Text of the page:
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Inside Track

Hurling’s mad-cap summer proves a breath of fresh air

John McIntyre

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Inside Track with John McIntyre

IT’S not much more than eight weeks ago when there appeared to be an almost collective resignation about the outcome of this year’s All-Ireland hurling championship. Kilkenny and Tipperary had just served up another battle royale in the National League final at Nowlan Park with Michael Fennelly’s storming individual performance powering the Cats to glory in a high intensity contest.

Nobody could have imagined back then what was about to unfold in what has proven an electrifying championship so far. In fact, the title race has been blown apart with shock results littering the summer hurling landscape. Three of the four favourites for the Liam McCarthy Cup didn’t even reach their provincial finals, while two Division 1B teams have qualified for the All-Ireland semi-finals.

Kilkenny, Tipperary, Galway and an emerging Clare had been perceived as the teams with the greatest firepower. After all, Limerick had failed – again – to emerge from the second division of the league; a callow Cork were relegated; Dublin were crucified by Tipp in the league semi-final in Thurles; gallant Waterford were perceived as being in decline; while Offaly and Wexford were so far off the pace, they hardly merited consideration in the context of winning titles.

But the first real indication that the 2013 championship was going to buck the trends of the past decade or so was Offaly having the temerity to score four goals – and concede none – against Kilkenny in the opening round of the provincial title race in Tullamore. With Henry Shefflin still injured and a few of their other marquee names struggling for form, suddenly some fault lines were being exposed in their ranks. The injuries began to mount too for the champions, but they were still expected to take care of Dublin in the subsequent Leinster semi-final.

After a disastrous year in 2012 and falling heavily in the league semi-final last April, the critics thought the Dubs were a busted flush and that assessment wasn’t hard to justify. But two tough battles in overcoming an admittedly moderate Wexford outfit had steeled Liam Rush and company for Kilkenny. They ought to have won in Portlaoise the first day – an injury time TJ Reid point saving the title holders – but they finished the job in the replay with Danny Sutcliffe netting the all important goal.

On the other side of the draw, Galway were in among the minnows but a defensively set up Laois caused them too many problems for comfort last month. They were still strong favourites to see off Dublin in the provincial final, but the Tribesmen were only a pale shadow of the team which had taken Kilkenny apart on the same occasion 12 months previously. Only Joe Canning and Shane Kavanagh, ironically the one player who hadn’t featured in the league, really measured up on the day, although substitutes Andy Smith, Damien Hayes and Aidan Harte did add some ballast to the team’s sails. It still couldn’t prevent a 12 point drubbing as a revitalised Dublin celebrated a first Leinster crown since 1961.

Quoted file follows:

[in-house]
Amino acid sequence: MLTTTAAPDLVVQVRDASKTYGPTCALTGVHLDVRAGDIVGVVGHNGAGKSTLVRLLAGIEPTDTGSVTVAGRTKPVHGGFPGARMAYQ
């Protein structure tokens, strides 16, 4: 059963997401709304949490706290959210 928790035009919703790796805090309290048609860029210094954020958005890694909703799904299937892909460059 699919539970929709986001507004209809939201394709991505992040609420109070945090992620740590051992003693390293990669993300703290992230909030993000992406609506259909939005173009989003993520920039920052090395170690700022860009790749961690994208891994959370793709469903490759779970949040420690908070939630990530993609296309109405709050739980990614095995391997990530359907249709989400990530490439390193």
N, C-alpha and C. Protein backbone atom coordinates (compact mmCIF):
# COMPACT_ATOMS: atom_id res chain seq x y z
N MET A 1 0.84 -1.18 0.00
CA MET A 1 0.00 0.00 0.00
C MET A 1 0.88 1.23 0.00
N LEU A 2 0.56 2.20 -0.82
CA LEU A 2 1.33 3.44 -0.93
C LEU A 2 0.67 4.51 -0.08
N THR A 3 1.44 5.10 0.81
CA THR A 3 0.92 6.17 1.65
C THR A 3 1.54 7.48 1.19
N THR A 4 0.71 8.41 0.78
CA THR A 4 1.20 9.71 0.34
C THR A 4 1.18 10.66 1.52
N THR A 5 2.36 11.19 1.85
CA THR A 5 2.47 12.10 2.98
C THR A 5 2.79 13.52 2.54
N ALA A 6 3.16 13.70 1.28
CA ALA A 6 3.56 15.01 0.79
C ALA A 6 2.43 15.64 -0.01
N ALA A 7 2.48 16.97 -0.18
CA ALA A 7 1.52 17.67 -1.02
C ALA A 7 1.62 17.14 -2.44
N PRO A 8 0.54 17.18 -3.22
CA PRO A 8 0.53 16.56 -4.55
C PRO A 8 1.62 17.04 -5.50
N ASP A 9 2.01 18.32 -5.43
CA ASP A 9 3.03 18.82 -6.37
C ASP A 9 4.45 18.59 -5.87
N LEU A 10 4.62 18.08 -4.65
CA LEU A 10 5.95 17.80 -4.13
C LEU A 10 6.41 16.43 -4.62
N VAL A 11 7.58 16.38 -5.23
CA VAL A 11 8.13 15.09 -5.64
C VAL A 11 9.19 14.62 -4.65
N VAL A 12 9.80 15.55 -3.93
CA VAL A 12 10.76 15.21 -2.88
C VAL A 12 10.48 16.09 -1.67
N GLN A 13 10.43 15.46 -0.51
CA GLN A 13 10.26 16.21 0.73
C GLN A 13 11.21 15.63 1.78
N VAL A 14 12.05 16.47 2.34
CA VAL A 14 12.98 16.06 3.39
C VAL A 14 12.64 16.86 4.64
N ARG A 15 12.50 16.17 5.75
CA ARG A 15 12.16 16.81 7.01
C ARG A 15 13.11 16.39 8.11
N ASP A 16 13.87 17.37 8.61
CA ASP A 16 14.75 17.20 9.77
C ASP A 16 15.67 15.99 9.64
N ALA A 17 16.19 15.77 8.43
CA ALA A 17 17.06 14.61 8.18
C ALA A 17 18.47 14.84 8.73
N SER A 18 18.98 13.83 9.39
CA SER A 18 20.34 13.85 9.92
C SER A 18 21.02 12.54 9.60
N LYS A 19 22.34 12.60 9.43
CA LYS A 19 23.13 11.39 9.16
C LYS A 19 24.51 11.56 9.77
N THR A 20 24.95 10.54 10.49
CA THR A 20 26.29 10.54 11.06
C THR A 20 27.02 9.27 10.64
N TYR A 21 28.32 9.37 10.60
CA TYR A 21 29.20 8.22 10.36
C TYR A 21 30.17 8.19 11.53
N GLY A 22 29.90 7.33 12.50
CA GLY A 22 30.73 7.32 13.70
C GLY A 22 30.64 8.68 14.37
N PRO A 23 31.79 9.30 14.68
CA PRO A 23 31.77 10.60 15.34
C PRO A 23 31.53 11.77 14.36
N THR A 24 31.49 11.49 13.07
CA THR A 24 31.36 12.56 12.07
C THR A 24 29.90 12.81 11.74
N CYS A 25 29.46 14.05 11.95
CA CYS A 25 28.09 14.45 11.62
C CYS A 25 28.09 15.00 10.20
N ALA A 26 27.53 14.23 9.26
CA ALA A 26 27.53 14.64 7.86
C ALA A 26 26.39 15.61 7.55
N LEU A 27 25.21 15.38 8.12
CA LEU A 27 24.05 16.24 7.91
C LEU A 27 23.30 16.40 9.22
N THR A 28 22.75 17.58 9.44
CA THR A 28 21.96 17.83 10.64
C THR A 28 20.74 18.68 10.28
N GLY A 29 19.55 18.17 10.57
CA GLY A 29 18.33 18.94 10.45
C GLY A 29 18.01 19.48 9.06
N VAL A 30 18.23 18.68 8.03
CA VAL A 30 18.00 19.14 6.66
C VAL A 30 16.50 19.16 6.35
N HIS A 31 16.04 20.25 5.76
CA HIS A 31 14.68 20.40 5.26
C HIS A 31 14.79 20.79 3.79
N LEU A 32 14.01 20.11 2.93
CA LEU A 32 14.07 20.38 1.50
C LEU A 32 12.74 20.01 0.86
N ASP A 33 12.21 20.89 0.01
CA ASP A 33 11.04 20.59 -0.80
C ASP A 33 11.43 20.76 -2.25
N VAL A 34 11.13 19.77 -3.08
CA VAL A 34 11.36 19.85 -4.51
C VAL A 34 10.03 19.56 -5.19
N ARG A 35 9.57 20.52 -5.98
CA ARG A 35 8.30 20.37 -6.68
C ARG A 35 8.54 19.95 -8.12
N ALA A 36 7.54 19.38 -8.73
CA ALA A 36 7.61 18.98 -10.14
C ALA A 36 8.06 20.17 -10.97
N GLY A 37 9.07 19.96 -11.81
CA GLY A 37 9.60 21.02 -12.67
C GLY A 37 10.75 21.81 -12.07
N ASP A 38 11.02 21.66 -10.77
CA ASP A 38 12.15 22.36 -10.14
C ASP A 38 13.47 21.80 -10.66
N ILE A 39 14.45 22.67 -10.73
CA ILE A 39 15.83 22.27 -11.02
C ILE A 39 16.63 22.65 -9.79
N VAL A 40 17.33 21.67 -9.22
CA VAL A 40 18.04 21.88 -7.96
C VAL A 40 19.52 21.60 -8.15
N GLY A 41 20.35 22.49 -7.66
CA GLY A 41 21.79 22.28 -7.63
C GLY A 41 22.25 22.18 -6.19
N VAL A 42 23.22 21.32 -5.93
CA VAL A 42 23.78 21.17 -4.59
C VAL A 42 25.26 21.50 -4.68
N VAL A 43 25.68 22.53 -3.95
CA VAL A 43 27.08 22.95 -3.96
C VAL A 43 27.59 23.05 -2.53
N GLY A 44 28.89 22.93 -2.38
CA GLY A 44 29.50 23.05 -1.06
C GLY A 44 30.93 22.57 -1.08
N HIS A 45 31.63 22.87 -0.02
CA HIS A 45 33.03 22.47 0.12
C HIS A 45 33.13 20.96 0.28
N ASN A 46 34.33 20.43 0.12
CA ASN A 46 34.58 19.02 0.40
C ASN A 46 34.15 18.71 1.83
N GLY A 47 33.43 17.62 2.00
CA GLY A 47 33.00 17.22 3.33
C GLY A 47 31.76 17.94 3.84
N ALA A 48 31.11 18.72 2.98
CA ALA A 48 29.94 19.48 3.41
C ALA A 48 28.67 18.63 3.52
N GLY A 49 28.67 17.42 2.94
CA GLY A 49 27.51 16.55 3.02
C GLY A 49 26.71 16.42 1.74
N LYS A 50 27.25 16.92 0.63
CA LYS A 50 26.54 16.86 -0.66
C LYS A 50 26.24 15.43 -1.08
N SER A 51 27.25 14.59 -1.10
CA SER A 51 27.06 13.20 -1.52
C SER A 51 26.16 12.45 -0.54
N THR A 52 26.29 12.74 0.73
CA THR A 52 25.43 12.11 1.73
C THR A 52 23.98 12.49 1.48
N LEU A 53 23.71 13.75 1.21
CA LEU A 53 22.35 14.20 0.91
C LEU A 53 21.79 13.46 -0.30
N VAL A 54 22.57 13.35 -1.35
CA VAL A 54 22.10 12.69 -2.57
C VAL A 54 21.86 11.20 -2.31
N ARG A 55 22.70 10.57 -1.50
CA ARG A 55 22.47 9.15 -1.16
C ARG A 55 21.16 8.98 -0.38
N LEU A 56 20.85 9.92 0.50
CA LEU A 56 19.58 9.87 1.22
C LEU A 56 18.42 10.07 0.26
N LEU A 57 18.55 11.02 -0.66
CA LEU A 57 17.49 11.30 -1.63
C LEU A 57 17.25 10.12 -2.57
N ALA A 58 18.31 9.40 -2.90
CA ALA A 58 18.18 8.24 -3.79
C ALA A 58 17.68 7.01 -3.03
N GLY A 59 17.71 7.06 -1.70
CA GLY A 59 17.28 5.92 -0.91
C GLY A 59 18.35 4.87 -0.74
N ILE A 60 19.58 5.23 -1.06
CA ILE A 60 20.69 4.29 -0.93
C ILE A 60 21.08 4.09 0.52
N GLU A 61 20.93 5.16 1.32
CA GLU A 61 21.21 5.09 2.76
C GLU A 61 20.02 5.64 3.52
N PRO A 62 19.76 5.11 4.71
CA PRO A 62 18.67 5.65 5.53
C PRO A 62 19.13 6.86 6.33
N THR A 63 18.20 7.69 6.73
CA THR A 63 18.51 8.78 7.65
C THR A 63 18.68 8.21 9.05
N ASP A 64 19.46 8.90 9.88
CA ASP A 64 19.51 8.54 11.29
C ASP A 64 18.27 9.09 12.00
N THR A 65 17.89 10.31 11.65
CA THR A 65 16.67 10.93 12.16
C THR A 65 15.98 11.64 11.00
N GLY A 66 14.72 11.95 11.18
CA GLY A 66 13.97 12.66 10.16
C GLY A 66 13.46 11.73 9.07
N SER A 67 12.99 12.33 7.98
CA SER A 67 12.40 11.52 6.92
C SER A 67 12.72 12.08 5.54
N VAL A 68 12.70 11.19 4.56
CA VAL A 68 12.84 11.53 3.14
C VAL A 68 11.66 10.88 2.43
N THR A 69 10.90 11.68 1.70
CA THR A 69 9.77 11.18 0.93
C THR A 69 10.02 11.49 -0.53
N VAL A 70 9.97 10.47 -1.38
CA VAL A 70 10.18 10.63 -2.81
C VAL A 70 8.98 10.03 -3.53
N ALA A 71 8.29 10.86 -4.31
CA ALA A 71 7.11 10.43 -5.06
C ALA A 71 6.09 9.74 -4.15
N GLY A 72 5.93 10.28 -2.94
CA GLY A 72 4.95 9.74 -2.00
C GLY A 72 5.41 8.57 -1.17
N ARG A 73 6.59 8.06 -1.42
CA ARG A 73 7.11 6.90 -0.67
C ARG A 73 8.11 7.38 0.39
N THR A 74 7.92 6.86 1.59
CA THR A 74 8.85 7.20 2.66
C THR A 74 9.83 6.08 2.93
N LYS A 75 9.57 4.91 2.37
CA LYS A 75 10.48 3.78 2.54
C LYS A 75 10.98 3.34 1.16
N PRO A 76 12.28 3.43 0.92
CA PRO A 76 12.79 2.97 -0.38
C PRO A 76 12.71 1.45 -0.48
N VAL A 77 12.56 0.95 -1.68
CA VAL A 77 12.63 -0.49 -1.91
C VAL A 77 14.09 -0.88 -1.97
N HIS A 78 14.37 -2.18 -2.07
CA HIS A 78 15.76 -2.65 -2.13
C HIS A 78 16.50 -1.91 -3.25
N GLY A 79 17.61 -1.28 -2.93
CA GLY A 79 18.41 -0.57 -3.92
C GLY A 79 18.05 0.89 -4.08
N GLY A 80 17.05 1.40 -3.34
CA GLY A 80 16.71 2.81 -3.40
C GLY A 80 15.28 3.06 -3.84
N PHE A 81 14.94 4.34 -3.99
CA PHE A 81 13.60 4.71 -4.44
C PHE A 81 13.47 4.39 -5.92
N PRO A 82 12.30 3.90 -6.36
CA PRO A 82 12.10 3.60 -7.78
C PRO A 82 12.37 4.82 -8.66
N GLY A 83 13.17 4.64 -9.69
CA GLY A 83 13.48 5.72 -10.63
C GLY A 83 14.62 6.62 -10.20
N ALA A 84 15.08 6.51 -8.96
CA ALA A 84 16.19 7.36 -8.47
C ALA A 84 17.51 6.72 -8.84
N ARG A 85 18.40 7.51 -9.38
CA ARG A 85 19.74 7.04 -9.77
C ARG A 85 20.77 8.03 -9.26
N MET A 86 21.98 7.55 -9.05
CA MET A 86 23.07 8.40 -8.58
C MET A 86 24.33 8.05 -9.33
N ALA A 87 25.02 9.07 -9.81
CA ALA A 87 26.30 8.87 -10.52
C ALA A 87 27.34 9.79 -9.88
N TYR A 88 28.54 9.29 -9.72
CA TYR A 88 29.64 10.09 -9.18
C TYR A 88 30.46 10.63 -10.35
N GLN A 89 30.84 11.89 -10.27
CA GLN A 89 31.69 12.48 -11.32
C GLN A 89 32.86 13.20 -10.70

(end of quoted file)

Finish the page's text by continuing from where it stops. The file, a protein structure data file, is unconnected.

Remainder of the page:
Over in Munster, there was similar upheaval. Tipperary, who we now all have to accept are lacking the physicality and primary ball winners to build on their epic All-Ireland triumph of 2010, collapsed in the closing stages against a typically fire and brimstone Limerick challenge, while Cork put paid to the provincial ambitions of a wasteful Clare in the other semi-final. It all cleared the way for the first Munster final between the Shannonsiders and the Rebels since 1992.

Not surprisingly, the Gaelic Grounds was packed to the rafters last Sunday and the match was still on a knife edge when Pat Horgan was harshly dismissed moments before half-time. The teams were deadlocked at ten points each, but the sweltering heat was always going to make it extra hard for the 14 Cork players to survive and they could manage five points in the second-half as Limerick, driven on by their passionate supporters, powered to a first Munster title since 1996.

For more, read this week’s Connacht Tribune.

Connacht Tribune

Missing out on the opportunities that lay ahead will haunt Galway

John McIntyre

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Galway football manager Padraic Joyce digests their Connacht final defeat to Mayo at Pearse Stadium on Sunday with members of his backroom team, Cian Breathnach and Michael Comer. Photo: Joe O'Shaughnessy.

Inside Track with John McIntyre

NOBODY needed to tell Padraic Joyce the consequences of their narrow defeat to Mayo at a near-deserted Pearse Stadium last Sunday. Losing Connacht’s showpiece match was bad enough, but the real pain was realising that the Tribesmen’s enticing pathway to a first All-Ireland final appearance in 19 years had been completely closed off.

With an All-Ireland semi-final date against either Cork or Tipperary the reward for the winners of the Connacht title, there was a lot more at stake in Salthill than provincial glory. Had Galway got the better of Mayo, they would have fancied their chances against either of those opponents. Suddenly, they would be preparing for an All-Ireland final.

And Galway are one of those teams whose tradition suggests that they would be capable of anything in that environment. Sadly, they are now denied that prospect after a muddling performance against their arch Western foes. Yes, Mayo were the better team and spurned two goal chances, but it was still a match the home team could have won.

Though some of the officiating didn’t do the hosts any favour, it was Galway’s carelessness in possession which must really haunt them. Some of their players were turned over too easily, while their decision making going forward in the opening quarter also left a lot to be desired. Nobody could question the team’s spirit or desire, but they needed to mind ball much better.

Given their injury woes, together with no competitive championship prep for the final and the recent trauma of that league trouncing by Mayo, the hosts’ preparations were far from ideal but Joyce wasn’t inclined to go down the excuses road. He was understandably more frustrated with Galway’s own inadequacies and mistakes, along with the team’s modest scoring haul of 13 points.